The precision of the observed frequencies, δν, is related to the normalized error, δω, ¯ through δω ¯ = δν/νg with νg = ΩK /(2π). We thus display in Fig. 1 the domains of validity of the perturbative approximations for a frequency precision δν = 0.1 µHz (spectral resolution after a hundred days) and for two types of stars with different dynamical frequencies: a typical γ Dor star (νg = 61 µHz), and a typical B star (νg = 11 µHz). Notice that these two plots can also be seen as the domains of validity of the perturbative approximations for a given star (e.g., a γ Dor) star at two frequency precisions (e.g., 0.1 and 0.5 µHz). The domains of validity obviously extend to higher rotation rates in the bottom panel. We observe distinct behaviours in the high- and low-frequency ranges. In the high-frequency range, 2nd-order perturbative methods give satisfactory results up to ∼100 km s−1 for γ Dor stars and up to ∼150 km s−1 for B stars. The 3rd-order terms improve the results and increase the domains of validity by a few tens of km s−1 . These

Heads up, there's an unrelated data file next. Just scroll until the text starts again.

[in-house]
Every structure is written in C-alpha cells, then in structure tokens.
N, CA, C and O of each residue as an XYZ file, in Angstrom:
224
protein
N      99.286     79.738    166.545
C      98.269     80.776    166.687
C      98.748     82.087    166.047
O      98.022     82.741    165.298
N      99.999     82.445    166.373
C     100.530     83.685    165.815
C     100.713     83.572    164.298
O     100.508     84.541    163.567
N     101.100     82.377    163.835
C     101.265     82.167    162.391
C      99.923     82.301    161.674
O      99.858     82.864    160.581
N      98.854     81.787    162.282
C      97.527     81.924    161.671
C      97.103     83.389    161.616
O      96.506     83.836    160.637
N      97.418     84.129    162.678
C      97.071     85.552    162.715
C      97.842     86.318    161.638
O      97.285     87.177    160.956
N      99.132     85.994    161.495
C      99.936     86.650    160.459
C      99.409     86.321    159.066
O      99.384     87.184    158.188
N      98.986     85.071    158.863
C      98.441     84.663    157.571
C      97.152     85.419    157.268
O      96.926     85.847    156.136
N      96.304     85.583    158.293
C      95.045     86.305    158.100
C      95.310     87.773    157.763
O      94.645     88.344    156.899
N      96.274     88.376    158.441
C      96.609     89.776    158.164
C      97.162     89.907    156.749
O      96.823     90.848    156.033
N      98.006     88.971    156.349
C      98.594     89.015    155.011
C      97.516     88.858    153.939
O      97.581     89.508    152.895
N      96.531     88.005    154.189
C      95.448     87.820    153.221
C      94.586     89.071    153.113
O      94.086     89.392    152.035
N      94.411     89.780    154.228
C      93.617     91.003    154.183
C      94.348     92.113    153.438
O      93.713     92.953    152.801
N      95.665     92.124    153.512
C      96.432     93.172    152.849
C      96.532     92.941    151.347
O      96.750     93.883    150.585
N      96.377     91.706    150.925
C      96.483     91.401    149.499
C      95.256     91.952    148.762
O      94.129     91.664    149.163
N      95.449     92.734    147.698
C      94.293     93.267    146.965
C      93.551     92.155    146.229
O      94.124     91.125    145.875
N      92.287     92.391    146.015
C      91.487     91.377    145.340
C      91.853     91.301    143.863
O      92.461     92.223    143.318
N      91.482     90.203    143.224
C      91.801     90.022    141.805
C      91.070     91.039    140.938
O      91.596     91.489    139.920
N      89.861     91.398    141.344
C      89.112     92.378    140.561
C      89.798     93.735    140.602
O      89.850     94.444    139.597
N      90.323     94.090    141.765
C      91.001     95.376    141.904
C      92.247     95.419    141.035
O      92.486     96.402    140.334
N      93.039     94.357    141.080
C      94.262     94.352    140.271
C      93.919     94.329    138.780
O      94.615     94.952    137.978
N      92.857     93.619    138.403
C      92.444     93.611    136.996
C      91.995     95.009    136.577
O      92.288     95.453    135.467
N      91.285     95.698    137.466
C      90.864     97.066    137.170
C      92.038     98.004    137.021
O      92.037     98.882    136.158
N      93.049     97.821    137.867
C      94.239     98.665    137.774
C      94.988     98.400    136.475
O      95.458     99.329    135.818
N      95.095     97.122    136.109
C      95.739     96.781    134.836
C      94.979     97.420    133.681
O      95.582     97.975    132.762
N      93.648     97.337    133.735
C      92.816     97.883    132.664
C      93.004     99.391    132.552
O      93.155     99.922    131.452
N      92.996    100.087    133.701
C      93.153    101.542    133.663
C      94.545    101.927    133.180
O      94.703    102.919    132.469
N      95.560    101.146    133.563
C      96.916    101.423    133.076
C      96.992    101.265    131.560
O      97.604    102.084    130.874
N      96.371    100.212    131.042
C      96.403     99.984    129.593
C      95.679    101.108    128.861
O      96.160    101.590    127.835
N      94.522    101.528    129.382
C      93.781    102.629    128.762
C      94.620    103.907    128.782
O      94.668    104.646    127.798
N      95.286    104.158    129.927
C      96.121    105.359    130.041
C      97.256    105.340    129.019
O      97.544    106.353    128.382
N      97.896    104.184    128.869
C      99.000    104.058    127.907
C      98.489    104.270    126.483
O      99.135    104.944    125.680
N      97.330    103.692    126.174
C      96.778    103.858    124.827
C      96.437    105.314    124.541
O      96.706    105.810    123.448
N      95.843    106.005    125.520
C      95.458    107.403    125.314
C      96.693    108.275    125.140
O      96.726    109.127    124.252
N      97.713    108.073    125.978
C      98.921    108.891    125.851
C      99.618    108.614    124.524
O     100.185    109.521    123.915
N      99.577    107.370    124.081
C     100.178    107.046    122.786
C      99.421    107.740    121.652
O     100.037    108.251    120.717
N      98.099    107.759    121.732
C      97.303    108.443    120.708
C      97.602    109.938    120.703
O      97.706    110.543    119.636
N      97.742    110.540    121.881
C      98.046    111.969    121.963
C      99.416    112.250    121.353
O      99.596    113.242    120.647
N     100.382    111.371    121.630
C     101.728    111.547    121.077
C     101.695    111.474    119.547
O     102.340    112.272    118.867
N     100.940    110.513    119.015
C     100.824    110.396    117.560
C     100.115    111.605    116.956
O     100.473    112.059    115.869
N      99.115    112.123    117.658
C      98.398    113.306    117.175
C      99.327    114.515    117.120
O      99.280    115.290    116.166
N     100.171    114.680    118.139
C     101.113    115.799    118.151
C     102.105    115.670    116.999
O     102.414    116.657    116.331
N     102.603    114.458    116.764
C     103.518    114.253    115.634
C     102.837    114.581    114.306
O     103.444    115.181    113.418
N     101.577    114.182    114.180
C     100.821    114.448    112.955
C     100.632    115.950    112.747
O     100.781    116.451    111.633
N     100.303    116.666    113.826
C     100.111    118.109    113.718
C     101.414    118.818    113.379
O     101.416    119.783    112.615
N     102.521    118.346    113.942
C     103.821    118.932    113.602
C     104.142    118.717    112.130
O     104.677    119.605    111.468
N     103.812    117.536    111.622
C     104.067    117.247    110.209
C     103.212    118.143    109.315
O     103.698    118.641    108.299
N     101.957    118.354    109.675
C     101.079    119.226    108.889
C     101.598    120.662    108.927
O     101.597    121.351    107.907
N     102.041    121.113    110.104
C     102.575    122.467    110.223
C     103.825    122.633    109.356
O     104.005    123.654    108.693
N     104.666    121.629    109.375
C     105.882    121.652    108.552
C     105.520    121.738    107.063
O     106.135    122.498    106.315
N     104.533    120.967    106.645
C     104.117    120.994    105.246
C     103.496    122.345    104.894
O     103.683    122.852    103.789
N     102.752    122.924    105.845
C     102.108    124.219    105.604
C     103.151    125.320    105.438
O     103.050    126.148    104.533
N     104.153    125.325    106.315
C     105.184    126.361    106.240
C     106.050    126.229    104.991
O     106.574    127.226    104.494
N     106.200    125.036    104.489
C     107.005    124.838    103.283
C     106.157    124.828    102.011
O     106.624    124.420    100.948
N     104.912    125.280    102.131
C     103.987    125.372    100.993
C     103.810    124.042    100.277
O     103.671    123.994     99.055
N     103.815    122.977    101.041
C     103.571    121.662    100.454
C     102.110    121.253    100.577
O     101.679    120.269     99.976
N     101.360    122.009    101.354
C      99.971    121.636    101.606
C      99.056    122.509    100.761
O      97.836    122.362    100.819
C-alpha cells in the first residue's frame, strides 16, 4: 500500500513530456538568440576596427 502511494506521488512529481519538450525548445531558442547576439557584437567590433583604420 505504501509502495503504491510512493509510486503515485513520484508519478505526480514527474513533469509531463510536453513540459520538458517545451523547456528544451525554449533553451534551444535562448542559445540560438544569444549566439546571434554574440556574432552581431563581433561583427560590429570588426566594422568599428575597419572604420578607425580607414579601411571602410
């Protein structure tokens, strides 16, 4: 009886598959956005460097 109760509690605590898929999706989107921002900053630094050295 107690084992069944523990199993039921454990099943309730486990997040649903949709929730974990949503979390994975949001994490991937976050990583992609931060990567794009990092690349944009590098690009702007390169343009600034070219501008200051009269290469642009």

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Figure 1. Evolution of the frequencies of ` = 1, 2, 3 modes, computed in the corotating frame. Perturbative approximations have been tested for a typical γ Dor (top panel) and for a B star (bottom panel). The green/red/blue parts of curves indicate that 1st/2nd/3rd order is sufficient to reproduce complete calculations within an error δν = 0.1 µHz. Error bars on the right-hand side of each panel show δν and 10 × δν. The magenta lines indicate ω = 2Ω. For each plot, the bottom x-axis and left y-axis show dimensionless units, whereas the top x-axis and right y-axis show physical units.